Rosewood History ©

FIRST NATIONS

The Traditional Owners of the the lands in the Ipswich region including the Rosewood Scrub are the Clans that identify as being a part of the Yagara/Yugara Language Group, the Jagera, Yuggera and Ugarapul People.

Here is a photo from a newspaper, The Week in 1927, depicting a group of indigenous people who camped around the Rosewood Scrub in the early settlement days.

Useful Links

Indigenous Land Use Agreement– Jagera, Yuggera and Ugarapul People and Ipswich City Council

Indigenous Use and Indigenous History of Rosewood Scrub for Jagara Daran by Dr Ray Kerkhove (Professional Senior Historian) December 2015, Keperra.

Mapping Frontier Conflict in South-East Queensland – Rosewood Scrub 1843-1848 by Dr Ray Kerkhove

Railways map of southeast Queensland showing the Aboriginal tribes in the region – State Library of Queensland.

Local dance group Nunukul Yuggera.

Biography – Multuggerah – Australian Dictionary of Biography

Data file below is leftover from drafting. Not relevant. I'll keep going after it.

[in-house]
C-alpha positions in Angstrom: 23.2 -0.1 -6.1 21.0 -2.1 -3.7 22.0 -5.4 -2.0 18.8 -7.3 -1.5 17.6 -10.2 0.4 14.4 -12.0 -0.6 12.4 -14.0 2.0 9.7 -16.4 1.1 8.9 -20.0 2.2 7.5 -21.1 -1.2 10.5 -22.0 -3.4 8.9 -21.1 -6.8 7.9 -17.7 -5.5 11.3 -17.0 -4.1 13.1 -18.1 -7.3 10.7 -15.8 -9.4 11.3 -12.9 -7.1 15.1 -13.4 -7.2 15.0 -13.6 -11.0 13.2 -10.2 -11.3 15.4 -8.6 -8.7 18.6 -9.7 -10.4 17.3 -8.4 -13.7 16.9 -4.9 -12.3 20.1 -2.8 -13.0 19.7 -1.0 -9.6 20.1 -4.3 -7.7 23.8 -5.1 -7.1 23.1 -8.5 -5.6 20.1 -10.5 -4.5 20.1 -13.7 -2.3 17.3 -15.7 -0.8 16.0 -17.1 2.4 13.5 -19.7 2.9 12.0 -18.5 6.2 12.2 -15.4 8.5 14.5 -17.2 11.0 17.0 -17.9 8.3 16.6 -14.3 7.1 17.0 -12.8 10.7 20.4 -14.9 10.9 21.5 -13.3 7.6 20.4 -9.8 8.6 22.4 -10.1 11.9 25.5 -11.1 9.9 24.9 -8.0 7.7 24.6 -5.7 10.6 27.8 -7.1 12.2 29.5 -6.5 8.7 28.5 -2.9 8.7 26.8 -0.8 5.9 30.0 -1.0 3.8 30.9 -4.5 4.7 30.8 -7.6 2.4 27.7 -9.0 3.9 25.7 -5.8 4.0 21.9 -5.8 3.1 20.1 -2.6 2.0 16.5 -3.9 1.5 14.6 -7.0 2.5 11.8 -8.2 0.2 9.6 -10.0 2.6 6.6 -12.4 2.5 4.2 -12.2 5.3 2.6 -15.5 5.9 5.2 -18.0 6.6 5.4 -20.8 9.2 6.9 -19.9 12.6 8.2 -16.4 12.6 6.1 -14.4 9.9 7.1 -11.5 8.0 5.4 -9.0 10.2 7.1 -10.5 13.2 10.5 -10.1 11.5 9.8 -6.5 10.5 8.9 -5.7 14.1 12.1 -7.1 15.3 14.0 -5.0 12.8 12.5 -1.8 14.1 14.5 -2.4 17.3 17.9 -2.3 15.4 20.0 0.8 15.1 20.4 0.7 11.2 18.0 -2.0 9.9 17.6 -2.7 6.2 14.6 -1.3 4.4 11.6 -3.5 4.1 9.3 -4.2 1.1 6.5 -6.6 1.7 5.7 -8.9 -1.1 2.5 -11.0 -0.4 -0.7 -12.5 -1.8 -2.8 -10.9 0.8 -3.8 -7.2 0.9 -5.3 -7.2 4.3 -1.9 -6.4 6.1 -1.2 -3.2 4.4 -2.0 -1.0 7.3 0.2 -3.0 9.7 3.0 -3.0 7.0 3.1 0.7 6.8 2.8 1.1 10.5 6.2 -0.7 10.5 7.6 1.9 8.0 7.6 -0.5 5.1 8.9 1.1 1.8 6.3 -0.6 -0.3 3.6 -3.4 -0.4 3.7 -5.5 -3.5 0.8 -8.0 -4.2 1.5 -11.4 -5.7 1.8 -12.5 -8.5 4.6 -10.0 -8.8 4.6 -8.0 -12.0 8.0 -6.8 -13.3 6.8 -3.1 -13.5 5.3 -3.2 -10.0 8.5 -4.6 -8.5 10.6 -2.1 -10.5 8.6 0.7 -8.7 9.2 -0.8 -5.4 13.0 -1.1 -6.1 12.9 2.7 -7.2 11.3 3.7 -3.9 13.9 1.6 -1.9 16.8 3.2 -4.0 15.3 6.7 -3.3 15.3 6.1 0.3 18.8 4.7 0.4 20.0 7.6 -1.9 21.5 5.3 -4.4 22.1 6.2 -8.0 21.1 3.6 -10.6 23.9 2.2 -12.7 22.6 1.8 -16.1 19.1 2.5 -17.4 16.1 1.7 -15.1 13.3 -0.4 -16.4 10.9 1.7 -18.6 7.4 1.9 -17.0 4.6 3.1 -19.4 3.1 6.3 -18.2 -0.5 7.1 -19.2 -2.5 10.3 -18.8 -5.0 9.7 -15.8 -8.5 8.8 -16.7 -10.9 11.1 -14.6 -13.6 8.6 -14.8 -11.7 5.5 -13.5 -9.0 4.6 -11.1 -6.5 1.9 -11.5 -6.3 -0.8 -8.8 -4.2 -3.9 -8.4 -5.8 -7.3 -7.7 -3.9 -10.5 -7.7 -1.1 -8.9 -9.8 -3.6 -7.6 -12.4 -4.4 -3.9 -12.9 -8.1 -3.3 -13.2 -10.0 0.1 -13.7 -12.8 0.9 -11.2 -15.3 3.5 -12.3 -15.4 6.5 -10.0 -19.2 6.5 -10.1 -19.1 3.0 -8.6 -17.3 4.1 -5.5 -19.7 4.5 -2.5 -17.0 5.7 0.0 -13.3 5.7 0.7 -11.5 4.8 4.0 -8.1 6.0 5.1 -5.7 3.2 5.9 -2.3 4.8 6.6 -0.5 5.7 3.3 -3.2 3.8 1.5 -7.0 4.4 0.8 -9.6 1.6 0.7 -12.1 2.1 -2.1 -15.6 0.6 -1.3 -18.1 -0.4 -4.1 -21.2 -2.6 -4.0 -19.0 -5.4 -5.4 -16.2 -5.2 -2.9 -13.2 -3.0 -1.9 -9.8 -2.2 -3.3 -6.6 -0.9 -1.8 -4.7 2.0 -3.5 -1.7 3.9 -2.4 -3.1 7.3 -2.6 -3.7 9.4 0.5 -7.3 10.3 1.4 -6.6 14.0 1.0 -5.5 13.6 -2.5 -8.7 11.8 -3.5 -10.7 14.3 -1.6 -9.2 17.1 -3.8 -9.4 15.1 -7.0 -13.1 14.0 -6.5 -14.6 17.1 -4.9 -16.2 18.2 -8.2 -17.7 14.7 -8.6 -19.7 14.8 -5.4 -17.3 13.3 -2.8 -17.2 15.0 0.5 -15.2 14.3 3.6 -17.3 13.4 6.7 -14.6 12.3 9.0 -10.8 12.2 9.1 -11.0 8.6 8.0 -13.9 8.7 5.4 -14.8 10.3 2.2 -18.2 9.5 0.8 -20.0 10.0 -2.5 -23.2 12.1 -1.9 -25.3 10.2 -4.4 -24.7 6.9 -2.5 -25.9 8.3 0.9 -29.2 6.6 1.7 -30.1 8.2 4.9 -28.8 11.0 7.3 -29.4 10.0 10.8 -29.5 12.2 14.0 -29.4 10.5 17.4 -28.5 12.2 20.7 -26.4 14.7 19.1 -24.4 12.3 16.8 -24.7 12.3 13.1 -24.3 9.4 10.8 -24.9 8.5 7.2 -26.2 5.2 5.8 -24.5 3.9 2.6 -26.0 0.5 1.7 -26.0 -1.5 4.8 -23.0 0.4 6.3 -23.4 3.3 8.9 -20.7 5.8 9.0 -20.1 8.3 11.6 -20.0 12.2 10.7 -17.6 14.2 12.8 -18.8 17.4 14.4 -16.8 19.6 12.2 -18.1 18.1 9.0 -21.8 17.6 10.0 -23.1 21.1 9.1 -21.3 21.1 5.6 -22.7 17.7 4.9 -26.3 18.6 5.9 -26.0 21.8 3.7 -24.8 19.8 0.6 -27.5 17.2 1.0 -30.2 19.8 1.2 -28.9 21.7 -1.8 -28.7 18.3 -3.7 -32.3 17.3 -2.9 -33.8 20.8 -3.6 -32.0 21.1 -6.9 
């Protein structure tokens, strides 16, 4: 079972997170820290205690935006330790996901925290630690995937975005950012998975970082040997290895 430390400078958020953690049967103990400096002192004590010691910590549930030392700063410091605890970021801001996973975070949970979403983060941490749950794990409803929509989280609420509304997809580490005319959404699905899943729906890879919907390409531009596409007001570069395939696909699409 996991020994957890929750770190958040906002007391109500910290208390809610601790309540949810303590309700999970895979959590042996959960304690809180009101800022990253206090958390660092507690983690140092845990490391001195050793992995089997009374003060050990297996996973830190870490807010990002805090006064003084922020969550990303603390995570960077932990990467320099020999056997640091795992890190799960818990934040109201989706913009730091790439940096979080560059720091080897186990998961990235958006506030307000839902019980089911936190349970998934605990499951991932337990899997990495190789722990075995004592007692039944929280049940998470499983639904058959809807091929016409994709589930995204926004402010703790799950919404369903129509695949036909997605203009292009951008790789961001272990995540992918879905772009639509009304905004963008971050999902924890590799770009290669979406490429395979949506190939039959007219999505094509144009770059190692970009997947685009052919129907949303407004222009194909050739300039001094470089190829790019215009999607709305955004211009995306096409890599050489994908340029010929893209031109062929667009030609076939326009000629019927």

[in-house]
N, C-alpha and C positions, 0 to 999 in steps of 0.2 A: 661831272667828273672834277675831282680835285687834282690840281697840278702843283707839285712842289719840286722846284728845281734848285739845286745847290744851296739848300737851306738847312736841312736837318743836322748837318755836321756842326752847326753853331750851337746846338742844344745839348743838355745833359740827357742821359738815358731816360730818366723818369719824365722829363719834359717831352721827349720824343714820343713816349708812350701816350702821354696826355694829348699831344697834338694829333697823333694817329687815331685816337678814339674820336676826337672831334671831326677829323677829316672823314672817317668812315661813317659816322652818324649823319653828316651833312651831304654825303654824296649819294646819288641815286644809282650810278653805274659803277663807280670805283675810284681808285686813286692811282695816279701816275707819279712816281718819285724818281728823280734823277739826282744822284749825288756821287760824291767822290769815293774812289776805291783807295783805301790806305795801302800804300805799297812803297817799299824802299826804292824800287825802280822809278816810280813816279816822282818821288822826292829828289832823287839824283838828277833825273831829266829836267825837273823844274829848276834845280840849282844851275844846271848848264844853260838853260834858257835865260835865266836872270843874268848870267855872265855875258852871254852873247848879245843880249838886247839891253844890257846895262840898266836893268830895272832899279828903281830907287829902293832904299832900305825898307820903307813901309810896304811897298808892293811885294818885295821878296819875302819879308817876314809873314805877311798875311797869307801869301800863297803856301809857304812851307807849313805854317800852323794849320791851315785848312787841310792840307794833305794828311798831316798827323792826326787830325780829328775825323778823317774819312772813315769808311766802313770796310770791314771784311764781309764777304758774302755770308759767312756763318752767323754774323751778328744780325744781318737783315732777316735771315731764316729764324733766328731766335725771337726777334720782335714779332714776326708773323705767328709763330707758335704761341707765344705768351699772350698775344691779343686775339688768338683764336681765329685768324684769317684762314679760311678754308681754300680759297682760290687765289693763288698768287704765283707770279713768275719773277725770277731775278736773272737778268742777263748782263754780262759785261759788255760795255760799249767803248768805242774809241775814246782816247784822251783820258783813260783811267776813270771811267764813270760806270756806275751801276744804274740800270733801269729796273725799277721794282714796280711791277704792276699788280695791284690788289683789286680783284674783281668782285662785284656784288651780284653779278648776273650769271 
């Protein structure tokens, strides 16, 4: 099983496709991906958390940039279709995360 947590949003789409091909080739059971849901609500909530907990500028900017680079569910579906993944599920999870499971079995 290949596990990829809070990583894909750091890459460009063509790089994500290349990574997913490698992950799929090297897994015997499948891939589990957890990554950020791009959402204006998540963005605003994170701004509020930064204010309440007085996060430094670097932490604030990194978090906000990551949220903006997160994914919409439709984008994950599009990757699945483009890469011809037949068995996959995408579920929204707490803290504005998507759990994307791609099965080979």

Biography – Old Moppy – Australian Dictionary of Biography

Multuggerah – Monument Australia

Aboriginal Nomenclature

Kunkala meaning running fresh water
Tallegalla which means scrub turkey
Birru meaning plain-no timber
Thagoona meaning piles
Rosewood is Cowpanby and Boonooroo meaning all brigalow
Grandchester is Goojabilla meaning honey

The local word for swamp = balimbal/bulimbool while there are also a couple of specific swamps recorded in the Boonah district, e.g. swamp near Bowman’s = wunehrring; swampy place north of Mt Alford = woorangpilla; generally a reference to water includes ‘guhng’ or ‘dabil’ or waterhole = ‘wenel’ while mud = ‘wahbam’.

If a spear was not the correct shape when being made, it could be straightened by heat and then bent properly over the head. The Ipswich, or “Warpai” tribe, made spears from rosewood (“bunuro”), and these were sometimes exchanged for others; the Brisbane tribe valued them greatly. Before a fight, quantities of spears were made ready.
[Tom Petrie’s Reminiscences of Early Queensland. St Lucia, Queensland: University of Queensland Press. 1992. p. 102]

Yaama means hello and Yaluu means ‘goodbye/talk again’ in Gamilaraay language from South-West Queensland.